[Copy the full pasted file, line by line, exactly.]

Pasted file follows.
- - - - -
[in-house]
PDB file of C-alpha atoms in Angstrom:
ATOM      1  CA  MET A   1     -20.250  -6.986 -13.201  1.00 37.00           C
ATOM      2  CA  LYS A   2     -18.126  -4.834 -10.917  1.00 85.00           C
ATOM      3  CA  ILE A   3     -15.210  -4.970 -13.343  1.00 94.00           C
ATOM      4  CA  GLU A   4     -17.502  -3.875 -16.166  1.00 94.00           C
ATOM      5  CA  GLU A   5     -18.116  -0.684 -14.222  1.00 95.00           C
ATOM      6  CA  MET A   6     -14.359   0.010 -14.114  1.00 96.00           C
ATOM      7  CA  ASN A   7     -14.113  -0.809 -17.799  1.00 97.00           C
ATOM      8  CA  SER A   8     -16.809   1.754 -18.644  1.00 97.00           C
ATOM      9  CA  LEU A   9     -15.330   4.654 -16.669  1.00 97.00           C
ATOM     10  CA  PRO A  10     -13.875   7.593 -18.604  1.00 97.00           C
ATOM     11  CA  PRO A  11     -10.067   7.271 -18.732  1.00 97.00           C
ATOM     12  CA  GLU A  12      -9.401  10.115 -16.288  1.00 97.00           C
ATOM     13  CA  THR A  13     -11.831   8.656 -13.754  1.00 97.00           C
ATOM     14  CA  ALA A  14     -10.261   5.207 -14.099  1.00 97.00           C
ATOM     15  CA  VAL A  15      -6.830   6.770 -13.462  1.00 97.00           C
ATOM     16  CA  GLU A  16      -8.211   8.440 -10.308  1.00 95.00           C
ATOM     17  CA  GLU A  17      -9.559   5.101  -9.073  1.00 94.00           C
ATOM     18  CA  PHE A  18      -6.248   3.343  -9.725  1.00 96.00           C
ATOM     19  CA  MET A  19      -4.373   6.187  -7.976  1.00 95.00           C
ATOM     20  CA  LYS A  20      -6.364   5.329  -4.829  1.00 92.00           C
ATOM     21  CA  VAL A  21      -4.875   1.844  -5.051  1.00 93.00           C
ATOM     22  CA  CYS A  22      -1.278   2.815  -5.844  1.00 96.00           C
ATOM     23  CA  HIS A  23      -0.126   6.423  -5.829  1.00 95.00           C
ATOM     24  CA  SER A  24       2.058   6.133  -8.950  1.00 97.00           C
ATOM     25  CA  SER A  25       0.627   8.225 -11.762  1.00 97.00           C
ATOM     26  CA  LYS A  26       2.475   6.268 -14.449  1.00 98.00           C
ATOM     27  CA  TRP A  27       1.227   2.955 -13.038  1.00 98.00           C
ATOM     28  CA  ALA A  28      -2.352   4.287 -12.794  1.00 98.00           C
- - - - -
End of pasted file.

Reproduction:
[in-house]
PDB file of C-alpha atoms in Angstrom:
ATOM      1  CA  MET A   1     -20.250  -6.986 -13.201  1.00 37.00           C
ATOM      2  CA  LYS A   2     -18.126  -4.834 -10.917  1.00 85.00           C
ATOM      3  CA  ILE A   3     -15.210  -4.970 -13.343  1.00 94.00           C
ATOM      4  CA  GLU A   4     -17.502  -3.875 -16.166  1.00 94.00           C
ATOM      5  CA  GLU A   5     -18.116  -0.684 -14.222  1.00 95.00           C
ATOM      6  CA  MET A   6     -14.359   0.010 -14.114  1.00 96.00           C
ATOM      7  CA  ASN A   7     -14.113  -0.809 -17.799  1.00 97.00           C
ATOM      8  CA  SER A   8     -16.809   1.754 -18.644  1.00 97.00           C
ATOM      9  CA  LEU A   9     -15.330   4.654 -16.669  1.00 97.00           C
ATOM     10  CA  PRO A  10     -13.875   7.593 -18.604  1.00 97.00           C
ATOM     11  CA  PRO A  11     -10.067   7.271 -18.732  1.00 97.00           C
ATOM     12  CA  GLU A  12      -9.401  10.115 -16.288  1.00 97.00           C
ATOM     13  CA  THR A  13     -11.831   8.656 -13.754  1.00 97.00           C
ATOM     14  CA  ALA A  14     -10.261   5.207 -14.099  1.00 97.00           C
ATOM     15  CA  VAL A  15      -6.830   6.770 -13.462  1.00 97.00           C
ATOM     16  CA  GLU A  16      -8.211   8.440 -10.308  1.00 95.00           C
ATOM     17  CA  GLU A  17      -9.559   5.101  -9.073  1.00 94.00           C
ATOM     18  CA  PHE A  18      -6.248   3.343  -9.725  1.00 96.00           C
ATOM     19  CA  MET A  19      -4.373   6.187  -7.976  1.00 95.00           C
ATOM     20  CA  LYS A  20      -6.364   5.329  -4.829  1.00 92.00           C
ATOM     21  CA  VAL A  21      -4.875   1.844  -5.051  1.00 93.00           C
ATOM     22  CA  CYS A  22      -1.278   2.815  -5.844  1.00 96.00           C
ATOM     23  CA  HIS A  23      -0.126   6.423  -5.829  1.00 95.00           C
ATOM     24  CA  SER A  24       2.058   6.133  -8.950  1.00 97.00           C
ATOM     25  CA  SER A  25       0.627   8.225 -11.762  1.00 97.00           C
ATOM     26  CA  LYS A  26       2.475   6.268 -14.449  1.00 98.00           C
ATOM     27  CA  TRP A  27       1.227   2.955 -13.038  1.00 98.00           C
ATOM     28  CA  ALA A  28      -2.352   4.287 -12.794  1.00 98.00           C